We chat with the winning entrants of this 3D contest which focuses on creating cabins – realistic or fictional – featuring a virtual reality twist
Winners of Ronen Bekerman’s cabins contest
the seventh of Ronen Bekerman’s contests revolved around the idea of cabins, tiny homes hidden away from the world. this was the first time, however, that the challenges required implementing virtual reality, meaning that it was expected that these grand and awe-inspiring scenes needed to be rendered to be VR compatible, too. in conjunction with this a partnership with Quixel’s megascans was set up, allowing those who took part to make use of the library of PBR textures.
“i wanted the cabins to stand out from the environment, and be deeply poetic,” says Bartosz Domiczek, who was announced as the winner of the challenge. “i wanted them to even to be naive or structurally nonsensical in this poetry of theirs.”
His entry into the competition was an icelandic mountain range, dotted with tall, canvas tent-like structures that – as he puts it – would have been impossible in the setting. “i started shaping the first by outlining the credible wooden frame,” he explains. “the external fabric was simulated in marvelous Designer, using double seams on the edges. the material of the external cover was the crucial aspect of this project and i wanted the very specific translucency and some plastic glossiness that would evoke the construction site feel. nothing too sophisticated, rather uniform and utilitarian.
“my environment was pretty barren,” says Domiczek, highlighting how this meant he couldn’t hide the terrain behind vegetation. “i started by collecting a bunch of references and creating the basic typology of geological forms i needed. i assigned the specific tools i wanted to use. i decided to start with world machine and sculpt the details in Zbrush. i also used a lot of rock assets from Quixel megascans and manually placed them to complement the scenes.”
Quite the contrary is Jamie Holmes’ entry into the Cabins challenge, a secluded tropical beach setting with the sort of hideaway you’d see in a Bond movie. “Because i knew VR was a component of it, i sort of planned around how that would work,” says Holmes, whose entry won him second place in the challenge. “so the first part of my process was creating a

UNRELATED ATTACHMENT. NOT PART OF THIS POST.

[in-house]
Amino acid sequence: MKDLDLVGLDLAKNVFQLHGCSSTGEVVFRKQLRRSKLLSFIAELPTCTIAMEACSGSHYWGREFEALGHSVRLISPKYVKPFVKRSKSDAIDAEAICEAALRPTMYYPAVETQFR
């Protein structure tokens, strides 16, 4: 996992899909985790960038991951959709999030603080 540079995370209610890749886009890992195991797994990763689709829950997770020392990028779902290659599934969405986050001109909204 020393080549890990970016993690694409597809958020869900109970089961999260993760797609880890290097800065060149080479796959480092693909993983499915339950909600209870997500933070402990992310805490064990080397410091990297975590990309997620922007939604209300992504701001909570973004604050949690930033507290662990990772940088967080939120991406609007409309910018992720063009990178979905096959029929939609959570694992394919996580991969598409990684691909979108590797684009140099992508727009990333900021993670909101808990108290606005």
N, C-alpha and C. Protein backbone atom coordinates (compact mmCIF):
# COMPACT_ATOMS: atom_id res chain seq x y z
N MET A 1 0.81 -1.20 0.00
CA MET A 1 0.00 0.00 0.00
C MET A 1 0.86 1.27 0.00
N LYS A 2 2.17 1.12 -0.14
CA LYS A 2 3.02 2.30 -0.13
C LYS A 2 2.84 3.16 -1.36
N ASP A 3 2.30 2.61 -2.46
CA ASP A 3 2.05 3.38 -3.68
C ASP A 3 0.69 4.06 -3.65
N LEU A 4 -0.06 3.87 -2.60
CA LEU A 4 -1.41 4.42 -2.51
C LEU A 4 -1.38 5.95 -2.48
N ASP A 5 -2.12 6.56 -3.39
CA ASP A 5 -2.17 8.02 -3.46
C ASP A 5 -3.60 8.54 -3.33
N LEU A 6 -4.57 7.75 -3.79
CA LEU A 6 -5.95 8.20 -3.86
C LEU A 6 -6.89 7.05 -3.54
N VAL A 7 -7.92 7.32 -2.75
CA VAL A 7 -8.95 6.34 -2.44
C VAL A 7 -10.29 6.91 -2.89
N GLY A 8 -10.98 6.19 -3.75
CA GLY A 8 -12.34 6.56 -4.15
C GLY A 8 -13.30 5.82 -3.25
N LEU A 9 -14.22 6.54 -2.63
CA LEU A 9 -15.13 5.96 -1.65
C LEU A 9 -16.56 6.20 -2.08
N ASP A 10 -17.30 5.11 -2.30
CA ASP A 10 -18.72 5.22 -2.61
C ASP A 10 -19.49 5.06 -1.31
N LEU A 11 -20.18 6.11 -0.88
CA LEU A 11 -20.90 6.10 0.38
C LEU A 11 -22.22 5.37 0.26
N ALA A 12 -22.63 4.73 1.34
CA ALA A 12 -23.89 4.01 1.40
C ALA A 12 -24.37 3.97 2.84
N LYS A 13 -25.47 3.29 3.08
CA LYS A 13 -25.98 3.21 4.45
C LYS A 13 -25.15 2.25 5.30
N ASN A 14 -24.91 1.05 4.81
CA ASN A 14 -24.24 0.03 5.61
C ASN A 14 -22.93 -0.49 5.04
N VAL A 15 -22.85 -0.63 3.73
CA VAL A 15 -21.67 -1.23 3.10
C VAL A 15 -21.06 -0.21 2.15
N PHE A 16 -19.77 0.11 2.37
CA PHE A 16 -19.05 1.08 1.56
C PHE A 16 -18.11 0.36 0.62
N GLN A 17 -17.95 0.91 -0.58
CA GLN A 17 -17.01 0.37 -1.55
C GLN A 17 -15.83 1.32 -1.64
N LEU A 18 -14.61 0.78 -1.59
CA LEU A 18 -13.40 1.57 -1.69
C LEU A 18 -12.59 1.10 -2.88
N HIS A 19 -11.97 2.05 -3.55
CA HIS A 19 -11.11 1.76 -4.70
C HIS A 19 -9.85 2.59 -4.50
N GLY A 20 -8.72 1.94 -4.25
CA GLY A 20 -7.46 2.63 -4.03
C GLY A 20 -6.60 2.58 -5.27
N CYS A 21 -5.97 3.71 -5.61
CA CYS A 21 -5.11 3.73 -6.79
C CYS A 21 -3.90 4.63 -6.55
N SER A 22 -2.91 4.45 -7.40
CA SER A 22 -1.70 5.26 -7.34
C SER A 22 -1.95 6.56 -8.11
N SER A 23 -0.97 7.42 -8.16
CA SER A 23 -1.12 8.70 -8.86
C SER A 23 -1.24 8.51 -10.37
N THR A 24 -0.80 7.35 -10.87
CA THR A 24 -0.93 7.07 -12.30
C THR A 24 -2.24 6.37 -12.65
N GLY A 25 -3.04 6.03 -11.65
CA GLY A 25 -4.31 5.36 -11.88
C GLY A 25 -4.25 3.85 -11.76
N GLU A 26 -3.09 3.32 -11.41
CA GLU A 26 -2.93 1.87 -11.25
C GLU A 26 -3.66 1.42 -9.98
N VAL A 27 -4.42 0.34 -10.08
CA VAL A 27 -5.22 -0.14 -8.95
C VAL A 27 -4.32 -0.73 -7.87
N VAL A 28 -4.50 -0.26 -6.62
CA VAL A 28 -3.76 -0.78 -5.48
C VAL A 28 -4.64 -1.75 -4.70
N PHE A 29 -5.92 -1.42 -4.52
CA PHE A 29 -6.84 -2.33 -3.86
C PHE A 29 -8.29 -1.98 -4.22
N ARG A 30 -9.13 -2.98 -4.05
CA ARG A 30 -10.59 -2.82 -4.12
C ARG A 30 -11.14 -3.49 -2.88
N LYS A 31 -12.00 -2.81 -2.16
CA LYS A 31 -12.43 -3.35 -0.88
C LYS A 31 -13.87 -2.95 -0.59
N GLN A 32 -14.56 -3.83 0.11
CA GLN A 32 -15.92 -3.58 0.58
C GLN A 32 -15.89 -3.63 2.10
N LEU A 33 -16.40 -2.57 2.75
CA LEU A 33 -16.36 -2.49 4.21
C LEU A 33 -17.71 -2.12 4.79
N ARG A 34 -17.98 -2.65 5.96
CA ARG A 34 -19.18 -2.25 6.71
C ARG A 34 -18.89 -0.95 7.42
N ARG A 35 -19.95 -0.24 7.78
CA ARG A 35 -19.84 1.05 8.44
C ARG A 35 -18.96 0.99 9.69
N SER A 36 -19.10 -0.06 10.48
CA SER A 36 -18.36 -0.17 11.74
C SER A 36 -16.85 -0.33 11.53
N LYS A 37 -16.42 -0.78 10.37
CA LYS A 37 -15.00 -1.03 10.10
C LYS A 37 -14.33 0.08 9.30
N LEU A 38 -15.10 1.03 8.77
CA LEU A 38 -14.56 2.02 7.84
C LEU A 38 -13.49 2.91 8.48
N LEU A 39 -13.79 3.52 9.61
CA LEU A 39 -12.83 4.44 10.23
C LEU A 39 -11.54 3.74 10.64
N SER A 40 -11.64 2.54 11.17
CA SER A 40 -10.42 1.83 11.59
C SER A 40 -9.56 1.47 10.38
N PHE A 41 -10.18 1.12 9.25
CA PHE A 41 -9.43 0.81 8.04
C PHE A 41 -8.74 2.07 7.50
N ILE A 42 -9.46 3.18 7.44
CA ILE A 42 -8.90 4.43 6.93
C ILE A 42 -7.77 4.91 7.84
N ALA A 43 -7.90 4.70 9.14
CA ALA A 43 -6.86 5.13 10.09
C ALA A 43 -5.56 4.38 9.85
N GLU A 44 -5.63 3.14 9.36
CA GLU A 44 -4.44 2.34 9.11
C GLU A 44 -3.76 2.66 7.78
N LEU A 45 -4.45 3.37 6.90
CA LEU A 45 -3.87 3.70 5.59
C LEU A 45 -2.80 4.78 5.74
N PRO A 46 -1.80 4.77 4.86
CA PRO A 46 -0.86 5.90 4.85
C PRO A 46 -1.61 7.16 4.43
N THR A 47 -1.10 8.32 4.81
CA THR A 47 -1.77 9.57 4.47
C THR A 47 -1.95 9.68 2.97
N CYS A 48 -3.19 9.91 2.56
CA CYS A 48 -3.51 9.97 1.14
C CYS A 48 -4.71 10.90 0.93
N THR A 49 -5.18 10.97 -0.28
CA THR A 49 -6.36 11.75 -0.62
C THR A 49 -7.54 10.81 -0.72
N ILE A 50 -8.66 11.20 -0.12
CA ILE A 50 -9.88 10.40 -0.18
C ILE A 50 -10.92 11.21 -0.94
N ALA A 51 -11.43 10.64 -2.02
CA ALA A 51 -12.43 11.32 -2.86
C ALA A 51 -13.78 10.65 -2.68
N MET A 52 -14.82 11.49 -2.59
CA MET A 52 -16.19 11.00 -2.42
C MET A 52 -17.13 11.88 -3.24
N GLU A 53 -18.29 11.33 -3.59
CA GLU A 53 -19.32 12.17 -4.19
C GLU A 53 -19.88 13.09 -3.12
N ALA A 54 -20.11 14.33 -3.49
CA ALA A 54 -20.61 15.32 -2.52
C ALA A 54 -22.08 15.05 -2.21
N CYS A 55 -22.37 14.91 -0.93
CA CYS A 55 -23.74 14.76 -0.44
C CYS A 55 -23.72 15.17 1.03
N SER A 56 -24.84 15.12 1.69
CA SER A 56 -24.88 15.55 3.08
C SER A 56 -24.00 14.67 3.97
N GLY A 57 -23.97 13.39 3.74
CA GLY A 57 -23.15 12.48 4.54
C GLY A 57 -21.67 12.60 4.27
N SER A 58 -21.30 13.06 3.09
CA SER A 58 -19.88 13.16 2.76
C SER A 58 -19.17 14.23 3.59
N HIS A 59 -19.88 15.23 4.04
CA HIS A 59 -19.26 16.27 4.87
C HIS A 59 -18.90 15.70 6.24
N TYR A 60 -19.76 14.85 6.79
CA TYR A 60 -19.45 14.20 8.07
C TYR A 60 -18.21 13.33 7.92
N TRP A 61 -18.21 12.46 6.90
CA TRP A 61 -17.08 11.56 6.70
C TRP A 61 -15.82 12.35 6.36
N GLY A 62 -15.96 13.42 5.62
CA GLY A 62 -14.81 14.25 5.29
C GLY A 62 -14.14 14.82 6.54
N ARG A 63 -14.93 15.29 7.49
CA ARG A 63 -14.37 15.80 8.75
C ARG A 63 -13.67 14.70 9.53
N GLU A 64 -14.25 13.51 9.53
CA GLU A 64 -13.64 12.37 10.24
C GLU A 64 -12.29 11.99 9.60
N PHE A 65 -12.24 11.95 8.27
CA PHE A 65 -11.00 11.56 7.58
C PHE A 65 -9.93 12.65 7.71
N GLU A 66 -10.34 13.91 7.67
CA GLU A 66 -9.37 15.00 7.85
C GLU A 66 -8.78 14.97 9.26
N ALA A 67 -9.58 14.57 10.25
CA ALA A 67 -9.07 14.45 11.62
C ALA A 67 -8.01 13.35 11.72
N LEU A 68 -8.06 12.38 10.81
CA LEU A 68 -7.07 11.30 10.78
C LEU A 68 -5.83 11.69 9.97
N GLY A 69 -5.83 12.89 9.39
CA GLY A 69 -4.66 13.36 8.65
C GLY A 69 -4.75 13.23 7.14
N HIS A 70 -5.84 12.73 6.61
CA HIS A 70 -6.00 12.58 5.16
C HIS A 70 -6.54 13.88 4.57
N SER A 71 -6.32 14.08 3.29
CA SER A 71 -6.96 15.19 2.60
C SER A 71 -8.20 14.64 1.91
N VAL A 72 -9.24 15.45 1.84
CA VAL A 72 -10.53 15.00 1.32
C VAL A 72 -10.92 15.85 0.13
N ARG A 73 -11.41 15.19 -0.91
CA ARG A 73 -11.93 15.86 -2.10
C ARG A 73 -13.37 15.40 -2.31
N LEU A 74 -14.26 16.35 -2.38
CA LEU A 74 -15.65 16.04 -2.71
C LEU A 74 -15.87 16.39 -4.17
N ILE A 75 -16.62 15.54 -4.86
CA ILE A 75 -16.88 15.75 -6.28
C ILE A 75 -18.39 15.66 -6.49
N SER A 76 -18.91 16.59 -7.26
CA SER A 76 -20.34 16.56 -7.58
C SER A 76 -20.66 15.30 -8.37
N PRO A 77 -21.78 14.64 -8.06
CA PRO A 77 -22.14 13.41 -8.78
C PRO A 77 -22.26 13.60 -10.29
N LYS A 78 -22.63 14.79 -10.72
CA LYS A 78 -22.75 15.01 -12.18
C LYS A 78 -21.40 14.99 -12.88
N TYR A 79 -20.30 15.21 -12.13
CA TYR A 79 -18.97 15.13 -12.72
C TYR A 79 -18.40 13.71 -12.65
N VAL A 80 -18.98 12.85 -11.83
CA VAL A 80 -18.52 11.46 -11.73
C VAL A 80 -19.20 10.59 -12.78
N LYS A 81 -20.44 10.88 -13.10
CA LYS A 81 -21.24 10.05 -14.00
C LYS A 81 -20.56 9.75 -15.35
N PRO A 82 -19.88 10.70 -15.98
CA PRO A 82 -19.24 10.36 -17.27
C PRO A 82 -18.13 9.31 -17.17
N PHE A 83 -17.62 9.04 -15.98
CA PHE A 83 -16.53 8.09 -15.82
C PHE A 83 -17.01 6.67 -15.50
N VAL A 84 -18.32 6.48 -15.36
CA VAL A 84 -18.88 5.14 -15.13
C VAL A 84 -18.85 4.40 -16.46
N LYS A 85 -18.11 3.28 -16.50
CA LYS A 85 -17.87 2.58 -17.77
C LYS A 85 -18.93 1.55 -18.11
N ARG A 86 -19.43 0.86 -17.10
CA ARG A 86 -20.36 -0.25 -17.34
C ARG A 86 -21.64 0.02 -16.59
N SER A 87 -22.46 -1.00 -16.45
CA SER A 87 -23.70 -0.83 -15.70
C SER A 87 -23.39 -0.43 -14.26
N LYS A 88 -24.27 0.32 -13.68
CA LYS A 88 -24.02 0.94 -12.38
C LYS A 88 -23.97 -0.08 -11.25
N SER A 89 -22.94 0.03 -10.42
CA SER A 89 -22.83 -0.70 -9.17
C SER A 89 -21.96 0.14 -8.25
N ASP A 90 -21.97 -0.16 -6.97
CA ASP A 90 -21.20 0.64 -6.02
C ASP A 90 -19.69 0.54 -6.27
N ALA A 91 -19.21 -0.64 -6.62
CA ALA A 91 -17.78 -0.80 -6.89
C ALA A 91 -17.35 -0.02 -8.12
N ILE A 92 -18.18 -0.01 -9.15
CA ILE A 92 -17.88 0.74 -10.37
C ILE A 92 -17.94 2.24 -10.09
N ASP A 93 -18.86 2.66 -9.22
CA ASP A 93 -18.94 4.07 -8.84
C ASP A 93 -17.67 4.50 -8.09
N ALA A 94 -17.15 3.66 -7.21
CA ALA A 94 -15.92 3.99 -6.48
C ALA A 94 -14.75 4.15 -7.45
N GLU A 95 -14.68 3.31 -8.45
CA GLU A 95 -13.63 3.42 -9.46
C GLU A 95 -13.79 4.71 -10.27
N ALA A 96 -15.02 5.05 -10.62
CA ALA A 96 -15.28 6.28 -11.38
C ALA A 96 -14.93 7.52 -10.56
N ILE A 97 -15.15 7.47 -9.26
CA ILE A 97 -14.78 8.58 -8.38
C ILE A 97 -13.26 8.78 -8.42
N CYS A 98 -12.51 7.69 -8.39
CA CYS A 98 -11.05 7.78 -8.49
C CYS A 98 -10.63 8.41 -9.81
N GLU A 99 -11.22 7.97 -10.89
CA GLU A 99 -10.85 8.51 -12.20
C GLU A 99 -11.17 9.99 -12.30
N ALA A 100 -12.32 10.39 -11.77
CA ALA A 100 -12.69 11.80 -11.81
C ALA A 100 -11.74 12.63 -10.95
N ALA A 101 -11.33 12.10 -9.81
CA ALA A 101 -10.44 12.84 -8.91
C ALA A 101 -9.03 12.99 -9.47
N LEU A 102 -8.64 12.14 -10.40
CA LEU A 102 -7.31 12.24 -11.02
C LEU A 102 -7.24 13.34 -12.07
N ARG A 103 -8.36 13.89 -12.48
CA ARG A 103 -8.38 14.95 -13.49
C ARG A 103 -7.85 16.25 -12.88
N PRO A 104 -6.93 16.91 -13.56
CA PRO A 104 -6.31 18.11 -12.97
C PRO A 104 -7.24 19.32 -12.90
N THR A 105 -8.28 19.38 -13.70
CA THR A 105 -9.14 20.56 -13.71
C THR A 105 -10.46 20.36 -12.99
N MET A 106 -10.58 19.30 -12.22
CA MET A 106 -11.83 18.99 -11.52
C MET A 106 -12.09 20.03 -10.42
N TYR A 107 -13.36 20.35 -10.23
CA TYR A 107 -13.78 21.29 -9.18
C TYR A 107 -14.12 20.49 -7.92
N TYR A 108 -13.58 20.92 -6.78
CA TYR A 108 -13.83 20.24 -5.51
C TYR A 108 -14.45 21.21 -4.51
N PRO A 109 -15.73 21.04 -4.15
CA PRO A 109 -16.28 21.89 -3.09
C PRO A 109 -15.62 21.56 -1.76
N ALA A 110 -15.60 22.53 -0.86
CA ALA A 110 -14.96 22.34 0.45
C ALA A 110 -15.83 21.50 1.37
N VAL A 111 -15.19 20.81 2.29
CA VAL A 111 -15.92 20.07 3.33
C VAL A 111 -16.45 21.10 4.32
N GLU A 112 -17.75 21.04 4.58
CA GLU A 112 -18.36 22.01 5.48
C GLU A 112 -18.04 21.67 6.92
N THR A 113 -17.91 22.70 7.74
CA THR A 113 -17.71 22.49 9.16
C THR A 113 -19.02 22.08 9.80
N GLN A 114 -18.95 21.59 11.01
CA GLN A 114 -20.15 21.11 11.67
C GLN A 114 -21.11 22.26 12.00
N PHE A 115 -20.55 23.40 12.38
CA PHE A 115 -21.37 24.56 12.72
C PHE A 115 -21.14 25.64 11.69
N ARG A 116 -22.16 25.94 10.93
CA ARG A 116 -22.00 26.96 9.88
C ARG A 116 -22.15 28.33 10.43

my environment was pretty barren and i couldn’t hide the terrain’s characteristics underneath the vegetation Bartosz Domiczek, architect and CG artist
rough scene so i knew what would be seen if you turned the camera in any direction.
“the actual water is probably where i spent most of my time,” laughs Holmes, “just trying different things, playing with the shaders quite a lot.
“it was all within the shader, making sure that the depth change looked like it should, so that as the water got deeper it got more blue, more murky.
“it did prove to be quite a lot of extra work, i think in the end it worked out and i certainly learnt a lot from it, too.”
For sergey Ferley, who placed third in the competition, his entry was a “tribute to my life Australia”, after the artist was recently inspired by the Aussie outback and wanted to create a scene that captured both the wildness and fragility of such an environment.
“i had never used speedtree before. it’s a great tool,” he says of his process in creating the Cabins challenge entry and the tools he used.
“And Corona, too; this is the second time in my life i worked with this engine and it’s amazing, it’s so easy to change and tweak options with the lighting. But the most difficult part for me was the surrounding, especially the trees because i wanted to get as close to the real eucalyptus trees as possible.
“Creating the trees and all the debris on the ground and the scattering of these elements, this was the task for me – it took a lot of experiments, three or four times i completely changed the trees for this scene.”
A full list of winners, runner-ups and honourable mention scan be found online at cabins. ron en bekerm an. com/cabins-challenge-winners-announced.
Sergey Ferley had been living in Australia up until recently, which inspired his rendition of this fragile glass house within the outback
Jamie Holmes wanted to break away from the sort of work he does daily and create something extraordinary with his scene
Bartosz Domiczek was inspired by Iceland, wanting to create something that could not be feasible in reality